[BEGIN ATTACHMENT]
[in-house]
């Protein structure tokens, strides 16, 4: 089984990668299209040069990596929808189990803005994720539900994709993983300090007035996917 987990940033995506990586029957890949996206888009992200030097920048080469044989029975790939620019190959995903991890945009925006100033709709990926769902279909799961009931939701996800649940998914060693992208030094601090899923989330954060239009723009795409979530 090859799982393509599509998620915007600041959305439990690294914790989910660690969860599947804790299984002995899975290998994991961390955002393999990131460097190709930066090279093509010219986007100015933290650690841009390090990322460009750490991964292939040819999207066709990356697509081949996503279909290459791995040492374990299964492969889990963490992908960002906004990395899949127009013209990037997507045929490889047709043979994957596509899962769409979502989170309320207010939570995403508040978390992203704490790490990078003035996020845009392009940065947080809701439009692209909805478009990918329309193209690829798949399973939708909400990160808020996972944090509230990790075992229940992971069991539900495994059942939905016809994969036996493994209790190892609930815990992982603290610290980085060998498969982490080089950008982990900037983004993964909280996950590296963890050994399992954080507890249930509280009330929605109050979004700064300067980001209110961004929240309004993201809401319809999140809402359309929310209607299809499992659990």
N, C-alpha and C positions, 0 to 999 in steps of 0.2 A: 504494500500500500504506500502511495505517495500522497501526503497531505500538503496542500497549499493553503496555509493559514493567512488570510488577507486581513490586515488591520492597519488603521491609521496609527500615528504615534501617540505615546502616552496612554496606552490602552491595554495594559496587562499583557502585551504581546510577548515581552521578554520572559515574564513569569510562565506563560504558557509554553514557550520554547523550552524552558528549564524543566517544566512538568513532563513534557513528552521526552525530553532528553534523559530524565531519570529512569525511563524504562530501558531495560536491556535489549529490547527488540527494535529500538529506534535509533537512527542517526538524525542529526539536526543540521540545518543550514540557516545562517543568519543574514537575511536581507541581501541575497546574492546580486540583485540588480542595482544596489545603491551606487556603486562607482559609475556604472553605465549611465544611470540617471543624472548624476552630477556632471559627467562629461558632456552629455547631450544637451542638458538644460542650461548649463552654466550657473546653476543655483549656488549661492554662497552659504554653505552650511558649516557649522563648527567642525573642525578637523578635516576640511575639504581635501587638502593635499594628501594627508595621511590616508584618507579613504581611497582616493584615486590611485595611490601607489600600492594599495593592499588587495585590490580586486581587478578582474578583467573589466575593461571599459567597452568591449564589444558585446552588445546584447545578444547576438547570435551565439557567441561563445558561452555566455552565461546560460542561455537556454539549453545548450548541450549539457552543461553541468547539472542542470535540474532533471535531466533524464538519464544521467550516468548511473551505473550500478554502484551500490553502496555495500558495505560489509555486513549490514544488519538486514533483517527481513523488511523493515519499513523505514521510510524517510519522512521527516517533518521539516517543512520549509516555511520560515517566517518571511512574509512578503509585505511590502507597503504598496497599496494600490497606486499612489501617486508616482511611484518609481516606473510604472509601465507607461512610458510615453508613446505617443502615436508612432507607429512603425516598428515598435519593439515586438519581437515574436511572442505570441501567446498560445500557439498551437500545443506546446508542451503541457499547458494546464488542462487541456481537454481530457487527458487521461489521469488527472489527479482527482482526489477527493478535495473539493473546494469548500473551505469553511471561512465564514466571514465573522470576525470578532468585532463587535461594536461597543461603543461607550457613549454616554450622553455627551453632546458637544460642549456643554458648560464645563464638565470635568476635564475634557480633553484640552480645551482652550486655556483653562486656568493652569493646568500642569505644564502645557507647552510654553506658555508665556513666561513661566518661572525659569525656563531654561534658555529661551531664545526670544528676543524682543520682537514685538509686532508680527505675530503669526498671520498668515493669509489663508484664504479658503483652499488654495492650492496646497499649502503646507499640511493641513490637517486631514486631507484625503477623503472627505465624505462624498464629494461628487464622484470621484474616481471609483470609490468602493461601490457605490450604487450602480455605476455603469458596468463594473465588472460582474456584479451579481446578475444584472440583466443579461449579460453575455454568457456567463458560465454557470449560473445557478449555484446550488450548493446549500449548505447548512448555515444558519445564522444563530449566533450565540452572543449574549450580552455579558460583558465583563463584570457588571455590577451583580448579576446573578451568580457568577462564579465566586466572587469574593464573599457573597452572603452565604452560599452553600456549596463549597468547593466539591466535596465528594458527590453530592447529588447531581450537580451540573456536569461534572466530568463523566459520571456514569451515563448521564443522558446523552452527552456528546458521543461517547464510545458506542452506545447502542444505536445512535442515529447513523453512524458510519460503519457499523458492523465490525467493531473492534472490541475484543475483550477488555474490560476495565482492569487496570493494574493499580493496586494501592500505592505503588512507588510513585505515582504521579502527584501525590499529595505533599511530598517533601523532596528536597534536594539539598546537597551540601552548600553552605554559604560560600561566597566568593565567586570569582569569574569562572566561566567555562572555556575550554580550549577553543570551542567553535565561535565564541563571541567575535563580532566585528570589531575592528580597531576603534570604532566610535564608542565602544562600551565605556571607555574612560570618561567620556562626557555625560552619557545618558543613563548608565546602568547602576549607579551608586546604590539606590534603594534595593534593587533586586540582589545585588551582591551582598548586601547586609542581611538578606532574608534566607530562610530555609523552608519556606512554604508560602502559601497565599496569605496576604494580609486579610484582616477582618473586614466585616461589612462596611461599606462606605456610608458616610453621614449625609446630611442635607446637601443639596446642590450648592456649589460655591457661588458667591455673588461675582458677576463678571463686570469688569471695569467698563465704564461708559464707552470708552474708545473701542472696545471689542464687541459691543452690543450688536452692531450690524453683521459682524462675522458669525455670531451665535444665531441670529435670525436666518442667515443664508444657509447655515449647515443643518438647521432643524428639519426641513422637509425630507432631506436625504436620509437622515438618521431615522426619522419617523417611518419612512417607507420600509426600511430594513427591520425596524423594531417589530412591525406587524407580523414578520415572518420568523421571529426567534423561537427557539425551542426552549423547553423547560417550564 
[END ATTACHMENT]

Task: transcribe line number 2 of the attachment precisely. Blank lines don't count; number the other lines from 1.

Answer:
């Protein structure tokens, strides 16, 4: 089984990668299209040069990596929808189990803005994720539900994709993983300090007035996917 987990940033995506990586029957890949996206888009992200030097920048080469044989029975790939620019190959995903991890945009925006100033709709990926769902279909799961009931939701996800649940998914060693992208030094601090899923989330954060239009723009795409979530 090859799982393509599509998620915007600041959305439990690294914790989910660690969860599947804790299984002995899975290998994991961390955002393999990131460097190709930066090279093509010219986007100015933290650690841009390090990322460009750490991964292939040819999207066709990356697509081949996503279909290459791995040492374990299964492969889990963490992908960002906004990395899949127009013209990037997507045929490889047709043979994957596509899962769409979502989170309320207010939570995403508040978390992203704490790490990078003035996020845009392009940065947080809701439009692209909805478009990918329309193209690829798949399973939708909400990160808020996972944090509230990790075992229940992971069991539900495994059942939905016809994969036996493994209790190892609930815990992982603290610290980085060998498969982490080089950008982990900037983004993964909280996950590296963890050994399992954080507890249930509280009330929605109050979004700064300067980001209110961004929240309004993201809401319809999140809402359309929310209607299809499992659990």